Digest>Archives> November 1998

After 93 Years, Sapelo Light Shines Again

By Genevieve Wynegar


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Just inside the newly renovated Sapelo Island ...
Photo by: Genevieve Wynegar

A beacon of light, dark these past 93 years was once again seen by water travellers and sailors, as the Sapelo Island Lighthouse was relighted on September 6, in ceremonies featuring Georgia Gov. Zell Miller. The lighthouse illuminated the waters above Doboy Sound on the Georgia coastline near Darien, as it had done throughout most of the 19th century.

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The newly restored and renovated lighthouse at ...
Photo by: Genevieve Wynegar

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The restored range beacon is located about 100 ...
Photo by: Genevieve Wynegar

With the eight-month, $490,000 renovation complete, the stucco and brick lighthouse, built in 1820 and once in ruins, now features its distinctive red and white stripes. It will be operated by Georgia Department of Natural Resources, with the approval of the United States Coast Guard.

Gov. Miller, former Gov. George Busbee and a host of dignitaries from all over the state of Georgia descended on McIntosh County and Sapelo Island, which can only be reached by ferry. The island is located about 55 miles south of Savannah on the Georgia coast.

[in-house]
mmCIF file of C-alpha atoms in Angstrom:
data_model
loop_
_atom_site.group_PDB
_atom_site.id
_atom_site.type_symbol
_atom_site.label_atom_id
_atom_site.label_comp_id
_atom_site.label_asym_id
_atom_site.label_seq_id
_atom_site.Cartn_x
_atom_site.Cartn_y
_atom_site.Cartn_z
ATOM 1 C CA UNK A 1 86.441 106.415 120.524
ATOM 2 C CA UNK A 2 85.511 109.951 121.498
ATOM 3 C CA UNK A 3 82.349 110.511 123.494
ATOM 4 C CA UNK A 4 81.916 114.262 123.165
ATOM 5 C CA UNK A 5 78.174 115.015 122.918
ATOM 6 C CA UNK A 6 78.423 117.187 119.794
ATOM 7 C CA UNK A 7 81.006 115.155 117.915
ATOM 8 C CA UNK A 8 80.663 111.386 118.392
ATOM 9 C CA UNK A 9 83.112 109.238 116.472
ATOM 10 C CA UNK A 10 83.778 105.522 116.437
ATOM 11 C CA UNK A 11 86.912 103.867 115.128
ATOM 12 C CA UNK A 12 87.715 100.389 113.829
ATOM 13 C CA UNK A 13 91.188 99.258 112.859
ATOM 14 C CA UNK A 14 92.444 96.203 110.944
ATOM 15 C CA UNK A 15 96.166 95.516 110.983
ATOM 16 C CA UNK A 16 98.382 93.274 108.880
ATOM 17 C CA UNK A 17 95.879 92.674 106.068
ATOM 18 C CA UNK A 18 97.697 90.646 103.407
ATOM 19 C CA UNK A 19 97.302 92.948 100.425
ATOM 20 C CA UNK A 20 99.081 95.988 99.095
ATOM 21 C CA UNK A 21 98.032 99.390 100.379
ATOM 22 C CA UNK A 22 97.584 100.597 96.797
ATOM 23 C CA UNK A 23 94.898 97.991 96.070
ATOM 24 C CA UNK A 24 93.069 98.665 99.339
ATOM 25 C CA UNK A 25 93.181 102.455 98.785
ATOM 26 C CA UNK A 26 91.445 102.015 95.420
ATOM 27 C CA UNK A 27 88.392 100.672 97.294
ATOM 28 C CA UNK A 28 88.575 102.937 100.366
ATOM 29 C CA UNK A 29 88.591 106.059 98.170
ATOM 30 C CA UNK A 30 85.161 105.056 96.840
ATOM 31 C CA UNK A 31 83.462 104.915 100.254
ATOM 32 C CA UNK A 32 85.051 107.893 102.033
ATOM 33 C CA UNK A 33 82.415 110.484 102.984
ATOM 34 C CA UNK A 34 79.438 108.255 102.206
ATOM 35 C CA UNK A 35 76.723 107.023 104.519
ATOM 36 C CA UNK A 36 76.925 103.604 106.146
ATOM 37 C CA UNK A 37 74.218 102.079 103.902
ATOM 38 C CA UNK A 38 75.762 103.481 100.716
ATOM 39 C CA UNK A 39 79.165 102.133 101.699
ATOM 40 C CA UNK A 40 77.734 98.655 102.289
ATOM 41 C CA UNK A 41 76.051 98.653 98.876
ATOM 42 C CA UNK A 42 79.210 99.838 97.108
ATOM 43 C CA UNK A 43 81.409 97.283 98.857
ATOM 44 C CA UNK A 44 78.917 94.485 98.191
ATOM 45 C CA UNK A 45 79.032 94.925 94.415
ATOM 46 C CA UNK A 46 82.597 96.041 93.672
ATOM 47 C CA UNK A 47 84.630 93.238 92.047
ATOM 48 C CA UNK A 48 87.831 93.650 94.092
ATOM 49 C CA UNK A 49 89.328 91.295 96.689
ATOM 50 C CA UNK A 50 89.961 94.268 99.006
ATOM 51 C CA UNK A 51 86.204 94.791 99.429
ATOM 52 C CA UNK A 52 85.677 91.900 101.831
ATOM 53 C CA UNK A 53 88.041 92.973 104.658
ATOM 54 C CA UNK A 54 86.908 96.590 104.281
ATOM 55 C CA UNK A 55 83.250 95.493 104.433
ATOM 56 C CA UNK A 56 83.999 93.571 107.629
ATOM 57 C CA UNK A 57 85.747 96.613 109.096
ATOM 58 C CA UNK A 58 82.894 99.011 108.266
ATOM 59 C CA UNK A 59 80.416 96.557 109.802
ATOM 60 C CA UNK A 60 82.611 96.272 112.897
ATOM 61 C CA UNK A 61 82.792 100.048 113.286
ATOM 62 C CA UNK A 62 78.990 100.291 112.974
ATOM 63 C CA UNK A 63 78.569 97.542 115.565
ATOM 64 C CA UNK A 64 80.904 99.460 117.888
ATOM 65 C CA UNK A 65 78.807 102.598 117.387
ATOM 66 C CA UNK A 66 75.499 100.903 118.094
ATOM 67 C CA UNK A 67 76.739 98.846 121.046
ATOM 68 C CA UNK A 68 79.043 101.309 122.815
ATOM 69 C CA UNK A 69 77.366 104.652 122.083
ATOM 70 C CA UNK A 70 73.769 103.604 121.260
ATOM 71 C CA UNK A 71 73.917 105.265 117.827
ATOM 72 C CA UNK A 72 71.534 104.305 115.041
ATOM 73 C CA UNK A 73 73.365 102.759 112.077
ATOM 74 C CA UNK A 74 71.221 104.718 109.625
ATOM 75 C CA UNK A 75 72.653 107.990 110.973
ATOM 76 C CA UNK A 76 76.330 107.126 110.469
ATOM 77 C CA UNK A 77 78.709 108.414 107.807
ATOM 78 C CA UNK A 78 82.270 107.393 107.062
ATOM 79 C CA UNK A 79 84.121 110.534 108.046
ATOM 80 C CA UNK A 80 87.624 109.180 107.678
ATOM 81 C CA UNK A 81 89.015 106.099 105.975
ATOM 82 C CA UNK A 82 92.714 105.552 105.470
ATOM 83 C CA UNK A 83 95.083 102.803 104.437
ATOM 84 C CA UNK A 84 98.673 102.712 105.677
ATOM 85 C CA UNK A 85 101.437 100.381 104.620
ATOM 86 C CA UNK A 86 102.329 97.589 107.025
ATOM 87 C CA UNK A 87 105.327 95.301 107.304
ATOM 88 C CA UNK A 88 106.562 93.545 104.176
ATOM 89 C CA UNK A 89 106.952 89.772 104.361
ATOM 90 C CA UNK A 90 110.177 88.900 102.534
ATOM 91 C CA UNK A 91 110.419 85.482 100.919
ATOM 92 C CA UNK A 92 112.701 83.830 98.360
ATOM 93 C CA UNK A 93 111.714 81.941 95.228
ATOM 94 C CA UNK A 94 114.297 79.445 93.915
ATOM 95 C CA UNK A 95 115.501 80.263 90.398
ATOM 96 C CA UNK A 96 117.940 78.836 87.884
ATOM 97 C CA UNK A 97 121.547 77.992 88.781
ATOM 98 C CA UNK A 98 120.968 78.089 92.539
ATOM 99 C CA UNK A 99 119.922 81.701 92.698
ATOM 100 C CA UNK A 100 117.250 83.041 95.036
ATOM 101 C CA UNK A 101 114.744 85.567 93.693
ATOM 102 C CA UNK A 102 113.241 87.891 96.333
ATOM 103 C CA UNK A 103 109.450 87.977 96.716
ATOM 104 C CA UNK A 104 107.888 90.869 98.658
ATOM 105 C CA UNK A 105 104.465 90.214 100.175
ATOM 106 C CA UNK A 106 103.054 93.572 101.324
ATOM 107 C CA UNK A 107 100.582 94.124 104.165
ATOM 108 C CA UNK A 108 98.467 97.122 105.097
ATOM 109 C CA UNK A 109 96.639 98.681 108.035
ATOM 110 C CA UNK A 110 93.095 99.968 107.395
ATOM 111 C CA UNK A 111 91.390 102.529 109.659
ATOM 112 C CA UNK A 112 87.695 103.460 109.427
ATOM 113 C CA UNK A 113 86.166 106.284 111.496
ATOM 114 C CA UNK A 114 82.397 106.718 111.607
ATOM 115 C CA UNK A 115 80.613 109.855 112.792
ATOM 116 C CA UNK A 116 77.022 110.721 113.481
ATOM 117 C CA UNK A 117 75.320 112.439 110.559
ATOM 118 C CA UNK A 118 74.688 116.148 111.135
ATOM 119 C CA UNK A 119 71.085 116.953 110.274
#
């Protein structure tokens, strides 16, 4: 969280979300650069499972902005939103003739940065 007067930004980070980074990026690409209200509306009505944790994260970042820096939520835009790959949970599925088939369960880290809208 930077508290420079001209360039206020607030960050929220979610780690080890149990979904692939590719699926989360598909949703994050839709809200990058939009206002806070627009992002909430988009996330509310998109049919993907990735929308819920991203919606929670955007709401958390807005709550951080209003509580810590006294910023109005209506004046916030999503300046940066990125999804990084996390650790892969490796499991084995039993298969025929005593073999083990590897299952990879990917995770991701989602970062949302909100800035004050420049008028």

Over 100 boats and watercraft, the McIntosh Flotilla, anchored just off the southern tip of Sapelo Island to view the outdoor relighting ceremonies. As darkness fell, lights from the flotilla twinkled throughout the sound. Also attending was a U.S. Coast Guard cutter, which arrived in the sound at dusk.

An invitation-only guest list, including residents of Sapelo Island, and local and state dignitaries numbering 500-plus, were feted at a pre-lighting ceremony reception at the island's R.J. Reynold's mansion.

Gov. Miller commended the restoration effort as a "testament to the devotion of the history of the lighthouse, including its construction in 1820, designed be Boston lighthouse authority, Winslow Lewis, at a cost of $14,500. The governor also commended individuals and organizations, both in public and private sectors, who have worked so diligently to bring the entire project to fruition.

Former Governor Busbee has served as the chairman of the Sapelo Island Restoration Foundation, which raised funds through private and corporate donations, as federal ISTEA funds for the lighthouse restoration. Busbee served as master of ceremonies for the relighting.

DNR Commissioner Loncie Barett welcomed the assemblage to the historic event as he commended a number of people and organizations for their devotion to the project, including DNR Chief Engineer David Freedman, who was described as being so dedicated to the project, "He was even cleaning windows at the site, just hours before the relighting."

Buddy Sullivan, manager of the Sapelo Island National Estuarine Research Reserve, has throughout the project, given a great deal of credit for the lighthouse restoration to Commissioner Barrett.

"He has been very supportive of this project from the start," Sullivan stated, describing Barrett as a "lighthouse buff" who has visited many of the lighthouses on the east and gulf coasts, with his wife Carol.